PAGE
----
It’s not the turkey. It’s not the football. It’s not the fall colors.
None of those are the reason I love Thanksgiving, why it is my favorite Holiday. (Not even the gravy, though it is close.)
No, the reason I love this week can be summed up in two words: Family and gratitude.
Thanksgiving, to me, is the quintessential family event. It is gathering relatives (and a few stray friends) together, dining at the communal table, laughing/crying/storytelling. It is full bellies, naps after dinner, walks in the yard.
Christmas offers some of the same, but it is consumed with the pressures of commercialism that often overshadow its message.
There is no missing the message of Thanksgiving. The word says it all: Let’s give thanks for all that we have. For the family and friends that give us comfort. For our homes and cars, no matter how humble and rickety they may be. For health and health care. For the faith that comforts us, the morality/ethics that guide us and the mental faculties that help us negotiate through this confounding world.
Today, America is politically divided. Our culture has turned into a partisan league of teams — or tribes, as some have suggested. Those folks in our tribe are correct and righteous. The other tribe is dead-wrong and evil.
Families are no different. Uncle Pete may love the president or governor that you despise. Cousin Martha might love the Dodgers and you wear Giants gear. Nephew Willie listens to hip-hop and you are devoted to country.
But at the table, we all are family. We learn to — or try to — put away our differences. Or, better yet, to accept each other’s feelings and opinions and hope they will respect ours.
In short, we understand that storing our political and cultural differences under our seats is the best way to enjoy Thanksgiving. Long live peace, love and brotherhood — at least until the last piece of turkey has been gobbled.
Many observers have suggested that Thanksgiving is a deceit. They suggest that we should not need a special day to show our gratitude, that we should be thankful every day.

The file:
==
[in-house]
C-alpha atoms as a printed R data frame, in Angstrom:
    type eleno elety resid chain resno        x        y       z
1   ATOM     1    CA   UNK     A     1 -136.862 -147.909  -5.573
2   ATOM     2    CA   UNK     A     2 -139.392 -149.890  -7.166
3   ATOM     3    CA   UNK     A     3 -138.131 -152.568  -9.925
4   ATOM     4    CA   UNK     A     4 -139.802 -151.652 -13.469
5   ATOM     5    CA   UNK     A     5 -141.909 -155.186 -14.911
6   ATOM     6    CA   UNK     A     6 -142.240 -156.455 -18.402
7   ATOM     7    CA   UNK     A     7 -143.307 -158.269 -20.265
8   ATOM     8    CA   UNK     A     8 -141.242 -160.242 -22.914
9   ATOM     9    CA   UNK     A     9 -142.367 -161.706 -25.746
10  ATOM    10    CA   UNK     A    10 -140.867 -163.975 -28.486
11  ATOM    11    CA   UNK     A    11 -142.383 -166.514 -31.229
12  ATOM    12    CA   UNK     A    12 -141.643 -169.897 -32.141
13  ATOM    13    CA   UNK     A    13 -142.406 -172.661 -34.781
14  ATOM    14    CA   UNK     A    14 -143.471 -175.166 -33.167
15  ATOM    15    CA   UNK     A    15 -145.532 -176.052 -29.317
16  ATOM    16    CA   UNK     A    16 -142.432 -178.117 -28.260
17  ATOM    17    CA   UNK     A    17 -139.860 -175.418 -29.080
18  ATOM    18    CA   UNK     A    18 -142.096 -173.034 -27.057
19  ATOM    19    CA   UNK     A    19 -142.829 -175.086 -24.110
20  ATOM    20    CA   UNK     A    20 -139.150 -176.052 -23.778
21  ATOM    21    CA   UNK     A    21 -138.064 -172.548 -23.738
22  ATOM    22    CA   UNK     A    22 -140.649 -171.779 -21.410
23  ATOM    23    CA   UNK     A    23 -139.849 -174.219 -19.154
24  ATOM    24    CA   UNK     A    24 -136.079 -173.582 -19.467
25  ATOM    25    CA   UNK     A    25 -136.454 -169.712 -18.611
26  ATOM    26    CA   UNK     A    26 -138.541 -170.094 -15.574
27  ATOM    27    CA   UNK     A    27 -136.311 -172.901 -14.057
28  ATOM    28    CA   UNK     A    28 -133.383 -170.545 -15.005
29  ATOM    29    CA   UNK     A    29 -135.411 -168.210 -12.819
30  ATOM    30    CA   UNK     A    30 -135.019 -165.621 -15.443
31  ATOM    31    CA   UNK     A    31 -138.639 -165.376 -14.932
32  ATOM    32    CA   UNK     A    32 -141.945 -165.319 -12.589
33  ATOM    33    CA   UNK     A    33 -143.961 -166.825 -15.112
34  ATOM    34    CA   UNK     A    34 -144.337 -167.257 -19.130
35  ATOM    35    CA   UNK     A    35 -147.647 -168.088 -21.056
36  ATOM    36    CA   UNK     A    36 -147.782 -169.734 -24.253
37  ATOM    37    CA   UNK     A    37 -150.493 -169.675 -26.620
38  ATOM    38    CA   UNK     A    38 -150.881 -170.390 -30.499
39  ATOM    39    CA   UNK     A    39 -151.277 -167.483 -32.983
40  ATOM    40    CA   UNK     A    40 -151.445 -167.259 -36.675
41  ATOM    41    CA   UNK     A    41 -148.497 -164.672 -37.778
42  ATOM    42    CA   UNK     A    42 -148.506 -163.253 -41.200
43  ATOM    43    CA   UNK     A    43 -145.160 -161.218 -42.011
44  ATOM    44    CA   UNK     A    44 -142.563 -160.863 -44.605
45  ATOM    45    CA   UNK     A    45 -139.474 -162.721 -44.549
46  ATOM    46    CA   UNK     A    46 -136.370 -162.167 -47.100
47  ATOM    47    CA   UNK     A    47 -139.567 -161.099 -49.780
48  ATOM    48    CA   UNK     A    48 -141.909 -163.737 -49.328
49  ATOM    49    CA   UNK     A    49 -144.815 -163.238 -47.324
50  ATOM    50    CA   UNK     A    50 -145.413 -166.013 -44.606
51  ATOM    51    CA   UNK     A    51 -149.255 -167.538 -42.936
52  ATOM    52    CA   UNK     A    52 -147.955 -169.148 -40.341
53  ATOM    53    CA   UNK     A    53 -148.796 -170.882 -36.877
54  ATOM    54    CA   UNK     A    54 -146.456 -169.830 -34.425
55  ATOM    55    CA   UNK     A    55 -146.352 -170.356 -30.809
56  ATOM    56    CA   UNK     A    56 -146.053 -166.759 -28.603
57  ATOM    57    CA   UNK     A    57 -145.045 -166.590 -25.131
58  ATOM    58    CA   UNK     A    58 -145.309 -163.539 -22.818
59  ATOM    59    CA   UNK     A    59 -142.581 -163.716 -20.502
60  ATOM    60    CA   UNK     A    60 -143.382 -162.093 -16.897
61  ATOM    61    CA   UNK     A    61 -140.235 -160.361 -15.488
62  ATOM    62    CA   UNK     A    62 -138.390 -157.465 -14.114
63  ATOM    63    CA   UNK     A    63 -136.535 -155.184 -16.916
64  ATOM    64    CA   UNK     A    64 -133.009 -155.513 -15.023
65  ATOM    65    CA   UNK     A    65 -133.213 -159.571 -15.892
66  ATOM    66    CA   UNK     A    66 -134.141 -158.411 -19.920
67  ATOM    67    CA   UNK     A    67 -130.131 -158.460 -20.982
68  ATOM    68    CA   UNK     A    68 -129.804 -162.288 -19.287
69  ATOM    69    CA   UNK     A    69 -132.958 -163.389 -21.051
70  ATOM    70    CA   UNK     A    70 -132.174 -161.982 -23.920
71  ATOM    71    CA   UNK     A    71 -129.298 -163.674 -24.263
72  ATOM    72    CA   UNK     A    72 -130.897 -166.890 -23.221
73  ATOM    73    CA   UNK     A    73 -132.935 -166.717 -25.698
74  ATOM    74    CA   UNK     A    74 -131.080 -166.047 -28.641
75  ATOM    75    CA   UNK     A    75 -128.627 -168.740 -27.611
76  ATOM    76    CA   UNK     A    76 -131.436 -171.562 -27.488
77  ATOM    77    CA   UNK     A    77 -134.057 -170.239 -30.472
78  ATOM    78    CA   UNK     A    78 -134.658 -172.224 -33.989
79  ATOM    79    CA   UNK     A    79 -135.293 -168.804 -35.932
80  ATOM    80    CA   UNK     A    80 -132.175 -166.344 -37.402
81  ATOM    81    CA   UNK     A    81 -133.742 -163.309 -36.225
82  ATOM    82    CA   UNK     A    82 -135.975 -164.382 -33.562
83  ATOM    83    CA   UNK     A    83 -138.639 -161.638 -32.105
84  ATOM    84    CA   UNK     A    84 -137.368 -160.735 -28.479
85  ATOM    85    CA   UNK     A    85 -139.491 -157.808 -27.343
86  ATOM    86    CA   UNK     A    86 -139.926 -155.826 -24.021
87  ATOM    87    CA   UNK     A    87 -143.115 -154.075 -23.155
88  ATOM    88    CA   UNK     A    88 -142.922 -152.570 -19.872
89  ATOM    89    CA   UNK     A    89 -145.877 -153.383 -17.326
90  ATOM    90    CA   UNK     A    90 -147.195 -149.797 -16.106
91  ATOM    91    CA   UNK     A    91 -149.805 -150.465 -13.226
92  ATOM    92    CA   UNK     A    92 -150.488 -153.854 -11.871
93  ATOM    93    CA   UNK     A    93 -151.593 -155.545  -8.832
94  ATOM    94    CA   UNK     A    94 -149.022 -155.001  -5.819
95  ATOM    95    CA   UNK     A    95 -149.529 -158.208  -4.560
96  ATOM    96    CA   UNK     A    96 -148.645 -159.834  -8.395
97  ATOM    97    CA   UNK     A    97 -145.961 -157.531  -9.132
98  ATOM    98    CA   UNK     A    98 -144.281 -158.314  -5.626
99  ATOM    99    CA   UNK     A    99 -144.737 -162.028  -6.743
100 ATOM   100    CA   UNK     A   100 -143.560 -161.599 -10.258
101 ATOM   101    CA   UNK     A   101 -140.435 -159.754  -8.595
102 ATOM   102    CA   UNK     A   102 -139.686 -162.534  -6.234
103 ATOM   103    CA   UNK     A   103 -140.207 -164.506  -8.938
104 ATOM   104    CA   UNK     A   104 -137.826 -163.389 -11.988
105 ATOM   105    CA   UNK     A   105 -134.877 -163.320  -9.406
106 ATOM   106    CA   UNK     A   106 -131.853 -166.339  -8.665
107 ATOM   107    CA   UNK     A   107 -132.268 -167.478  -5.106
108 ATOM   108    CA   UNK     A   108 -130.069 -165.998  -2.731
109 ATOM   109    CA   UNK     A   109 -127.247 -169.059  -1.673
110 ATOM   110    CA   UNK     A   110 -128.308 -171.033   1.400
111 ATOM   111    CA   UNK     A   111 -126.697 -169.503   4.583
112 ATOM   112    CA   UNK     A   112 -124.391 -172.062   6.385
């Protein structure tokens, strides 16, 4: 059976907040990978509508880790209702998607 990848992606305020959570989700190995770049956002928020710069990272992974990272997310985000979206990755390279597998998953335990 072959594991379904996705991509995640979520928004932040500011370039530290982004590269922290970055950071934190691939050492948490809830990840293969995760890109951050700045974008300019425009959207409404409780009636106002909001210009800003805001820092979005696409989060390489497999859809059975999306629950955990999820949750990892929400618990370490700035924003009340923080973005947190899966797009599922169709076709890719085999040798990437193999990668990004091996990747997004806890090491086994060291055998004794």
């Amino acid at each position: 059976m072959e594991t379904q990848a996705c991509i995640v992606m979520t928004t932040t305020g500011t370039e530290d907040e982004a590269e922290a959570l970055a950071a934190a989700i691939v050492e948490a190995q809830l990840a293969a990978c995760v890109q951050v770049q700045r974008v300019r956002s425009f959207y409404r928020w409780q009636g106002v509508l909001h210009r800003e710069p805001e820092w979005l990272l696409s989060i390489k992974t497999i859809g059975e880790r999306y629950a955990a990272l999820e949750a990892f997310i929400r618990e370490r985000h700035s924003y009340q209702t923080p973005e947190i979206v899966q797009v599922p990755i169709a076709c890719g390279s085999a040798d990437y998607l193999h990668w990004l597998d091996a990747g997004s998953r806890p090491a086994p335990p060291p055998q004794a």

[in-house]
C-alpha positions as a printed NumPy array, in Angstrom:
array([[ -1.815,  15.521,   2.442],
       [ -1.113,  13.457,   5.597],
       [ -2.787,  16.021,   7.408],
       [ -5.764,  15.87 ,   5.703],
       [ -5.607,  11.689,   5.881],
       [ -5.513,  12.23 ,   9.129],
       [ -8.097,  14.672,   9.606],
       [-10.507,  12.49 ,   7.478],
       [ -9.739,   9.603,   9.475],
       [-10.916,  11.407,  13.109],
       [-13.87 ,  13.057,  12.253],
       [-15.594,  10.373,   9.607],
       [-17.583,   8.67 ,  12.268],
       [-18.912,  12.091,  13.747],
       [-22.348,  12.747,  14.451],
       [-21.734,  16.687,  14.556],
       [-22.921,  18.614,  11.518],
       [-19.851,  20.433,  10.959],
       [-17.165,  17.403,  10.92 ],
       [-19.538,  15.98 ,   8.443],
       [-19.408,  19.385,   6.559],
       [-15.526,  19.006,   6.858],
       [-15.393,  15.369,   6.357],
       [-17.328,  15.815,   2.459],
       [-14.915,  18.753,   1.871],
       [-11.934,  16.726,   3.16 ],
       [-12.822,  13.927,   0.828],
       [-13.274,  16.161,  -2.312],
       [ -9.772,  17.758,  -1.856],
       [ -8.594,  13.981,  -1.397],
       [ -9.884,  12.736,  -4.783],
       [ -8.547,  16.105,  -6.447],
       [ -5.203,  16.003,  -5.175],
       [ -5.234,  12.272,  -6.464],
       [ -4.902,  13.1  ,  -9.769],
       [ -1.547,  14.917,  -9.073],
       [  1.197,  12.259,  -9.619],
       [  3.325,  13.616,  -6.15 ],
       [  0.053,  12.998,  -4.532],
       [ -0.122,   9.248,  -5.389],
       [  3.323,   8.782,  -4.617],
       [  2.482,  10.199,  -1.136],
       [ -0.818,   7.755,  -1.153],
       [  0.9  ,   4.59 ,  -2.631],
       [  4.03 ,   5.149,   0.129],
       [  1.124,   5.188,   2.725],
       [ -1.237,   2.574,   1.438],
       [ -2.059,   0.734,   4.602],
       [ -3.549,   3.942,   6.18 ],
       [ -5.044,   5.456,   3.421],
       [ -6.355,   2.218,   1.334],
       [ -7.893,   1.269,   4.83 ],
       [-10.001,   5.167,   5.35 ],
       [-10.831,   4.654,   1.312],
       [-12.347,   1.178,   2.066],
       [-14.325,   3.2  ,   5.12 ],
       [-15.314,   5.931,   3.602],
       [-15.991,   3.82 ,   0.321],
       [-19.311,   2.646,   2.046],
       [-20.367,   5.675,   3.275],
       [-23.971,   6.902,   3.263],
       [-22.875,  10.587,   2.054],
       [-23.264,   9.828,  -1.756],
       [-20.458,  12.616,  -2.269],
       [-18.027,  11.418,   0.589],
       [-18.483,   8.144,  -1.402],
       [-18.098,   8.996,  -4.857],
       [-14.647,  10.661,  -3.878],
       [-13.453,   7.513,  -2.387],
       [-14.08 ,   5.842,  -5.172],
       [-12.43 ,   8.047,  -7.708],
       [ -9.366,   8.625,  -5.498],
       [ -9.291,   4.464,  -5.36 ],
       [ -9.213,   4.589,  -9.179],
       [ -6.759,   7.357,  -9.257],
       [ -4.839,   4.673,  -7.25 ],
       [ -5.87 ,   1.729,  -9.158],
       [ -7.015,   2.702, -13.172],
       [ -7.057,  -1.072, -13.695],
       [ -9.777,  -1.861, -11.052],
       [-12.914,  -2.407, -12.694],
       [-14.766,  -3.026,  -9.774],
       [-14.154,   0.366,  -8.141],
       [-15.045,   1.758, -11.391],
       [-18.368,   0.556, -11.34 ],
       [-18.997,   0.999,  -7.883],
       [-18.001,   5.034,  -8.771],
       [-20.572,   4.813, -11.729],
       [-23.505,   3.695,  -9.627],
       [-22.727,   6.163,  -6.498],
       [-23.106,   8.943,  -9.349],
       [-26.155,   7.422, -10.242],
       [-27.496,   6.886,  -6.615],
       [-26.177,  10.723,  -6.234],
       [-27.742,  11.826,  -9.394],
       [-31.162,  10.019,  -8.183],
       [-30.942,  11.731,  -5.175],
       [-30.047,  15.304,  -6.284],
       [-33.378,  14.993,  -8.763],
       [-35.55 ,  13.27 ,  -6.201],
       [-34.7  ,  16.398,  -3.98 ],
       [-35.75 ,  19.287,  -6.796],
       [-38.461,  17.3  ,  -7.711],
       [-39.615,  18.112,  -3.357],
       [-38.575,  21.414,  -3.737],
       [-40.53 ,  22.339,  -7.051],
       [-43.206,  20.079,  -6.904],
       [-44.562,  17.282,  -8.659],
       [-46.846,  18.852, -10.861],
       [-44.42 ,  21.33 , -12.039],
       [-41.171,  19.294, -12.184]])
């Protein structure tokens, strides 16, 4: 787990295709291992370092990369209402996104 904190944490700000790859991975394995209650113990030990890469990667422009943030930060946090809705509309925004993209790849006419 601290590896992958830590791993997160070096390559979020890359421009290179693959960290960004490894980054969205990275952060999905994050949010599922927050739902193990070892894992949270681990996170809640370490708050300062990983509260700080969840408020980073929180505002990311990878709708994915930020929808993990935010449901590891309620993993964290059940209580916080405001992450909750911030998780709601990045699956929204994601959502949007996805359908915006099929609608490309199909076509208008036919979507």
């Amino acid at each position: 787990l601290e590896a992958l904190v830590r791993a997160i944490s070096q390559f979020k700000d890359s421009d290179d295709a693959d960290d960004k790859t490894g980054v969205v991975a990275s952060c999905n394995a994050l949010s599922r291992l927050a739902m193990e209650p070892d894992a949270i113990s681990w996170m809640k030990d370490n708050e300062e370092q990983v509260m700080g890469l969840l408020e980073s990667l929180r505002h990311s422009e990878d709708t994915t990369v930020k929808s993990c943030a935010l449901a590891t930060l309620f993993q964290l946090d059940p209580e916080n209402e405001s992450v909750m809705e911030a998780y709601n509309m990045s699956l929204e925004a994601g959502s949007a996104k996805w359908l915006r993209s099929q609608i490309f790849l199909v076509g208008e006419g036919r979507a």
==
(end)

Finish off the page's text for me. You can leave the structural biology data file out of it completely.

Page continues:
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And that may be true, but at least we can use this one special day to remind us of the importance of being grateful.
Gratitude comes from humility, as we are reminded in this quote from American clergyman and social reformer Henry Ward Beecher:
“Pride slays thanksgiving, but a humble mind is the soil out of which thanks naturally grow. A proud man is seldom a grateful man, for he never thinks he gets as much as he deserves.”
Of course, humility is a difficult attitude for those of us who have a constant need to be correct — and for those who need to have it all.
To be grateful is to admit that what we have is sufficient for our needs. That the world, while seeming to teeter on the verge of calamity, still has beauty and promise. And that others are as worthy of love as we believe we are.
That’s what I love about Thanksgiving. It grounds me, humbles me, and gives me the proper perspective on life.
So I will close with this quote from American author Melody Beattie:
“Gratitude unlocks the fullness of life. It turns what we have into enough, and more. It turns denial into acceptance, chaos to order, confusion to clarity. It can turn a meal into a feast, a house into a home, a stranger into a friend. Gratitude makes sense of our past, brings peace for today and creates a vision for tomorrow.”
To that, I say, “Amen.” And “please pass the gravy.”
(Longtime Selma resident Ken Robison is a retired newspaper reporter, editor, columnist and photographer. Selma Stories runs regularly in The Enterprise.)